“When it came to the BA press conference, I actually had people coaching me beforehand, telling me exactly what to say. In that first article I wrote on 1 May in order to pre-empt the issue, I had a ghost writer.”
It is a sweltering day but Dr Pullicino Orlando arrives at Riviera della Marina looking relatively fresh. With its peaceful view of the marina, this is one of his favourite restaurants and he comes here often. Our host has thoughtfully prepared menus describing our meal so we get right down to the interview.
One way or another JPO, as people often refer to him, always seems to be in the news. Whether he was protesting against the landfill near Mnadjra, the cement factory in Siggiewi and the extension of the St John’s Co-Cathedral, or confronting Dr Alfred Sant over the Mistra land allegations during the 2008 elections and more recently pushing through the divorce legislation bill, his name crops up with regular frequency. Do you latch on to these issues because you are an attention seeker, I ask?
“If people want to say that I do these things to seek attention it’s up to them. You can have MPs who criticize everything and do nothing, but I just do what I feel should be done.”
Although it is covering old ground, I still bring up the infamous Broadcasting Authority press conference when Jeffrey appeared with a DOI press card to confront Dr Sant. Although many consider that to be the defining moment of the 2008 campaign, today he regrets his involvement in the whole thing. If anything similar had to happen again, he tells me, he would simply follow his first instinct which was just to issue a simple statement rather to become embroiled in an elaborate mise-en-scène.
“I was informed by my political party that Sant was going to start attacking me on the Mistra issue. However, I was instructed by Richard Cachia Caruana and Joe Saliba to chase after Alfred Sant whenever he spoke publicly , in order to confront him when he did mention me. I went along with it because I am loyal to the party but then it got completely out of control and it became the electoral issue. Stupidly so, I think, because Dr Sant lost all his credibility when he did not wish to face me. There was absolutely nothing to attack me on and I will keep on saying it until I’m blue in the face. When it came to the BA press conference, I actually had people coaching me beforehand, telling me exactly what to say. In that first article I wrote on 1 May in order to pre-empt the issue, I had a ghost writer.”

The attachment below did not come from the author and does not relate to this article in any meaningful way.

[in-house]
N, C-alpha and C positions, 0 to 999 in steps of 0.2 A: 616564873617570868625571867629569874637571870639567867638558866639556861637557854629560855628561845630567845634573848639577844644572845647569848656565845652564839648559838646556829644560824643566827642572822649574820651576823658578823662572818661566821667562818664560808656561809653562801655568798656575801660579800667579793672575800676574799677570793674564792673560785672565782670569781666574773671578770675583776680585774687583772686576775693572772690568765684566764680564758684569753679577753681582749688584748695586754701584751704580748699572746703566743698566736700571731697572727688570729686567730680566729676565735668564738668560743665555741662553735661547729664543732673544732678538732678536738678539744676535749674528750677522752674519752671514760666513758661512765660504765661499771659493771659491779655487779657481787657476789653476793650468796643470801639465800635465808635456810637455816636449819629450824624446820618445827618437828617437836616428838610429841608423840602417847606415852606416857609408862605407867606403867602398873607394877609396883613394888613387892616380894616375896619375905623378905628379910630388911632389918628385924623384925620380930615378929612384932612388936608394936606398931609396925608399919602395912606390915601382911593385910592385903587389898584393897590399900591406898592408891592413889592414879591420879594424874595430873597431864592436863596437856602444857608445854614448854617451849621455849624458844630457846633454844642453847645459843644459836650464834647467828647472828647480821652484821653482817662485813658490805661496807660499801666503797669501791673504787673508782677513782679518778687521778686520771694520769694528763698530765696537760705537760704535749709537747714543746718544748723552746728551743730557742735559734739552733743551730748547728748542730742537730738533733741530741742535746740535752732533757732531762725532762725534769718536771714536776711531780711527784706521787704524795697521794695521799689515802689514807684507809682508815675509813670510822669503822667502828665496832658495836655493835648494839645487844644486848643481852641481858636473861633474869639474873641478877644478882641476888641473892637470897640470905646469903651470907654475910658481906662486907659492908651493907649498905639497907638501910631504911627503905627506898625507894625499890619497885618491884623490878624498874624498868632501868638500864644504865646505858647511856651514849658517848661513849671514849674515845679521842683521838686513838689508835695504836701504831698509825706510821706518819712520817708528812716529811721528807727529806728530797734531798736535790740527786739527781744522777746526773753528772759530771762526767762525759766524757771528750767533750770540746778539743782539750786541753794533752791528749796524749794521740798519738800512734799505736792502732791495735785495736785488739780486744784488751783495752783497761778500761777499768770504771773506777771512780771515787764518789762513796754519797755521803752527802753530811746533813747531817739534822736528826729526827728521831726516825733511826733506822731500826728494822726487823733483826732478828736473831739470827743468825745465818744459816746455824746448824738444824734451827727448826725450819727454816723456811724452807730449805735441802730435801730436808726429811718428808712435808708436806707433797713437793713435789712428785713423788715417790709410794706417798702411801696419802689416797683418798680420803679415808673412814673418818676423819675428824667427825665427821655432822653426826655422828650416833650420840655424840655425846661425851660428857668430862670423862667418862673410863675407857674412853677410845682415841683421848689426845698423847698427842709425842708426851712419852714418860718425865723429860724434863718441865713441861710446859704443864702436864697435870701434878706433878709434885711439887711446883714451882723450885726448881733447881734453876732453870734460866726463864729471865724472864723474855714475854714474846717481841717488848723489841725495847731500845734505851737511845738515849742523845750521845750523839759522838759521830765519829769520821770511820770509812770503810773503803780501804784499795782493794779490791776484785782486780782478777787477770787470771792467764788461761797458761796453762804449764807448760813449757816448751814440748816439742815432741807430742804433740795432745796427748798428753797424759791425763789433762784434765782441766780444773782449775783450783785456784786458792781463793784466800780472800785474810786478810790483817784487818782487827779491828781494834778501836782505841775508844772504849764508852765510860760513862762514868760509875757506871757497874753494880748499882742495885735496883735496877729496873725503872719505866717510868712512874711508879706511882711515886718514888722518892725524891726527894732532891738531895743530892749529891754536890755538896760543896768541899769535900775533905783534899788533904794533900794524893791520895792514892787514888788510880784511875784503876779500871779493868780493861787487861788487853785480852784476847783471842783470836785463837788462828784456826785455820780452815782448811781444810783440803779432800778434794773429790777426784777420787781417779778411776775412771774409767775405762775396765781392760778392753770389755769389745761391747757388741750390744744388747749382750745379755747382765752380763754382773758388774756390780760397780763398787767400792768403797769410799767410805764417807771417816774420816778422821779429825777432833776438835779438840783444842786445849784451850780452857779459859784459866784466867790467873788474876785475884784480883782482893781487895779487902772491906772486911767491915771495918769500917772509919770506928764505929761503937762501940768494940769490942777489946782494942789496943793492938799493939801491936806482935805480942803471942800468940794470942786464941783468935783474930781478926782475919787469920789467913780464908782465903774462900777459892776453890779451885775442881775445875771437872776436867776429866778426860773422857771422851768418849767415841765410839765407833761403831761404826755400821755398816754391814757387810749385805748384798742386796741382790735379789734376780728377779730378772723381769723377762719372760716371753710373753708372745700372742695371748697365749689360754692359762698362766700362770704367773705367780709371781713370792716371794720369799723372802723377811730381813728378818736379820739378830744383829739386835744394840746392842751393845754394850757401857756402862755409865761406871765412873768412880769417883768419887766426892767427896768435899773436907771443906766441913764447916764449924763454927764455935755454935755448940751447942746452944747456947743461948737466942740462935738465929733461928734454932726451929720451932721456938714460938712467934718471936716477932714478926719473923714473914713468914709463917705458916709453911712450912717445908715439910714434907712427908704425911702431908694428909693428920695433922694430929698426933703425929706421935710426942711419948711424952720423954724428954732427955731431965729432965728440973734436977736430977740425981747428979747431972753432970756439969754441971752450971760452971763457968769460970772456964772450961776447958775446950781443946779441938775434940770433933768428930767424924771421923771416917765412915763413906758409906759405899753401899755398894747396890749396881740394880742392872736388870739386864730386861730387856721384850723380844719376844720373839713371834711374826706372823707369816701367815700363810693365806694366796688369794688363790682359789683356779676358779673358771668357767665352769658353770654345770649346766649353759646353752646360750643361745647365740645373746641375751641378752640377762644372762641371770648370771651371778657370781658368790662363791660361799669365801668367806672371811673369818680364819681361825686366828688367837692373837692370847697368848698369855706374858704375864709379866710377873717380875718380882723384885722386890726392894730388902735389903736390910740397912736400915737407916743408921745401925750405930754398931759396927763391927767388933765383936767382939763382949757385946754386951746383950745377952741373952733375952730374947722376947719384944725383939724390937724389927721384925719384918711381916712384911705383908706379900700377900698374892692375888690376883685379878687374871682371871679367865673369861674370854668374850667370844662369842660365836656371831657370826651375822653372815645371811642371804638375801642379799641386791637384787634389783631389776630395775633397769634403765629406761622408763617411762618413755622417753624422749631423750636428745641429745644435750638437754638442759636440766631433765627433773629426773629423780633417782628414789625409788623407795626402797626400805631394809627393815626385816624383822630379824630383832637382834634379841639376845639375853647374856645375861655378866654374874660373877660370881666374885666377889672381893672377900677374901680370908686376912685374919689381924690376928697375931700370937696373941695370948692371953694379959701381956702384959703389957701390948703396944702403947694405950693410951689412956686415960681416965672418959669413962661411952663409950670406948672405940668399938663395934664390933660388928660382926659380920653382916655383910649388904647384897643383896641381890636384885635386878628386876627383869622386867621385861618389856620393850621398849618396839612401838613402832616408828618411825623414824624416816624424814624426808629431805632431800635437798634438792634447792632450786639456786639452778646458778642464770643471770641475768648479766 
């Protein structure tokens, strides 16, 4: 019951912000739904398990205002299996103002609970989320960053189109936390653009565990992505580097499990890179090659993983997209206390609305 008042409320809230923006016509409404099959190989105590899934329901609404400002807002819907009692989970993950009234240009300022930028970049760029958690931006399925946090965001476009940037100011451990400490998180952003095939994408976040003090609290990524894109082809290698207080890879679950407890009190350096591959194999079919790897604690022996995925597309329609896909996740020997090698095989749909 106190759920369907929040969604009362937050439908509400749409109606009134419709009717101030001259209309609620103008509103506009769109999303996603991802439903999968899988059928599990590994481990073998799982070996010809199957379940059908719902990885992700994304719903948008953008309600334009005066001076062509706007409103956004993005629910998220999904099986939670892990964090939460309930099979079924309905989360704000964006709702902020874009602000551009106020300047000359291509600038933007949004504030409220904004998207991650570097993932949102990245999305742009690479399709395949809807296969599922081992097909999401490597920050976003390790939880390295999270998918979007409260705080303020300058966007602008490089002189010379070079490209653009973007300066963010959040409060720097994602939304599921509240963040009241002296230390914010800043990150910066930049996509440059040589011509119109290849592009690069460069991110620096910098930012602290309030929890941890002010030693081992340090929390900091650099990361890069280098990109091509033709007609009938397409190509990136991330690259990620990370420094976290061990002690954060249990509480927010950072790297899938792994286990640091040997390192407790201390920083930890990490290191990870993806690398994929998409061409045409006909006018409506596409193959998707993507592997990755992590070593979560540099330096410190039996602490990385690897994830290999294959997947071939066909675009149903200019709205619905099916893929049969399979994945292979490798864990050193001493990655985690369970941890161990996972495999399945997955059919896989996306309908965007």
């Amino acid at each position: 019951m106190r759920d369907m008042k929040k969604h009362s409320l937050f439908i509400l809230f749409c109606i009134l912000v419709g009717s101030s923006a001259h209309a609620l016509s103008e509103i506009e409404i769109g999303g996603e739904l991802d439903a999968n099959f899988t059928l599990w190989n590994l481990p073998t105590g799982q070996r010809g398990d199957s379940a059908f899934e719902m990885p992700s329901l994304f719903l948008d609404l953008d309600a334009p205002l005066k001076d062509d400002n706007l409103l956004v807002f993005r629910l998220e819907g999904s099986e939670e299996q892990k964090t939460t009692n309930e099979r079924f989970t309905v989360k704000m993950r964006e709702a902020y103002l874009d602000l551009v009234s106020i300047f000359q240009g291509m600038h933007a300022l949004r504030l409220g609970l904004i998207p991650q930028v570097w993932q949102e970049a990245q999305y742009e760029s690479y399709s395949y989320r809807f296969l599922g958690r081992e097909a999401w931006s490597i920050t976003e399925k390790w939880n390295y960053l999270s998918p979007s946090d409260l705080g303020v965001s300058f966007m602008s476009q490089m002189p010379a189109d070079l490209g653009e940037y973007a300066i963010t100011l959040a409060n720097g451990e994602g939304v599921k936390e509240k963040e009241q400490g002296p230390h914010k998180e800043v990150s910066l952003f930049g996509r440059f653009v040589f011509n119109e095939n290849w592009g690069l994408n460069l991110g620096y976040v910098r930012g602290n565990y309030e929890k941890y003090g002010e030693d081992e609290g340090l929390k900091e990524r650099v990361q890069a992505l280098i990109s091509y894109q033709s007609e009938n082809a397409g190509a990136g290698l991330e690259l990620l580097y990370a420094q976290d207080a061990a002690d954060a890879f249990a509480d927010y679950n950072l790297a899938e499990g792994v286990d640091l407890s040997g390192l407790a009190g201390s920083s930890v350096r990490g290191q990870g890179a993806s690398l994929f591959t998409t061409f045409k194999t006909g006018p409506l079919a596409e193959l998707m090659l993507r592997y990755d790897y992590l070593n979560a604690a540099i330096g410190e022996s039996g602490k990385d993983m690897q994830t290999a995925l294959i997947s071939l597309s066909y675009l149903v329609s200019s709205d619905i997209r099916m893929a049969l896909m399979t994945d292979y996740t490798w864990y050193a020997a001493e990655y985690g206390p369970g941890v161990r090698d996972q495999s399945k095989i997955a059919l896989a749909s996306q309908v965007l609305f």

I ask for specific names, but here JPO draws the line with a shake of his head, “I can’t”. Jeffrey confirms something else: that Alfred Sant’s psychological profile was studied intensely by the PN to predict how he would react, and his behaviour was right on cue.
Although JPO gave the Prime Minister all the details about the rental agreement at Mistra, afterwards it was claimed he had not provided all the information. “Well, that was a complete and blatant life. The Prime Minister went on record saying that I did not try to mislead him in any way. After the elections there was an attempt by people from my own party to destroy me. I think I performed a bit too well and gained the people’s respect a bit too much so they tried to take me down a few notches. Some journalists have even said that they were specifically told to attack me.”
The first person to recognize that Jeffrey’s success was going to be his undoing was his own father. “Whenever I went on the stage during mass meetings I was getting massive rounds of applause. But my father actually told me, ‘you’re doing well and people are appreciating you, but prepare yourself for a lot of backstabbing afterwards because all the candidates who are behind you listening to this applause are certainly not happy about it’. And that’s exactly what happened.”
Understandably, the attacks on his son have dampened the fervour Jeffrey’s father used to have for the PN. “It actually got to the stage where I told him to stop reading the papers; it got that bad. It was unfair and unjust, because you had all the political forces in Malta whipping people into a frenzy over this issue. I can take it, but I was worried about the effect it had on my family.”
Another aspect to the whole JPO story is that despite being elected comfortably on two districts, he was not given a cabinet post. He insists, as he has before, that this has never been his ambition and that he is not bitter. “I really cannot understand what the whole attraction is about being a Minister. I was offered a post in the past and refused it. I’m very satisfied with my dental profession, and I try to do my bit as a father to my three children. Politics is what I do because I believe in being politically active. I was approached by Austin Gatt to contest the local council elections in 1993, and the general elections in 1996 after that and I’ve always been elected since then.”
The Mistra saga will probably go down in contemporary Maltese political history for another reason – some say that JPO won the PN the 2008 elections, but within a few weeks, the tide had turned and it was being claimed that he had almost cost the party the elections. “That’s another lie which was started just in case we lost. I’m not saying I won the elections, I’m saying Alfred Sant lost the elections because he chose the wrong tactic. He made the whole electoral issue another personal attack, this time on me, and that was really stupid. However, people from my own party had already started blaming me for a potential defeat even before the results came out as can be seen by an article which appeared in The Sunday Times the day after the elections.”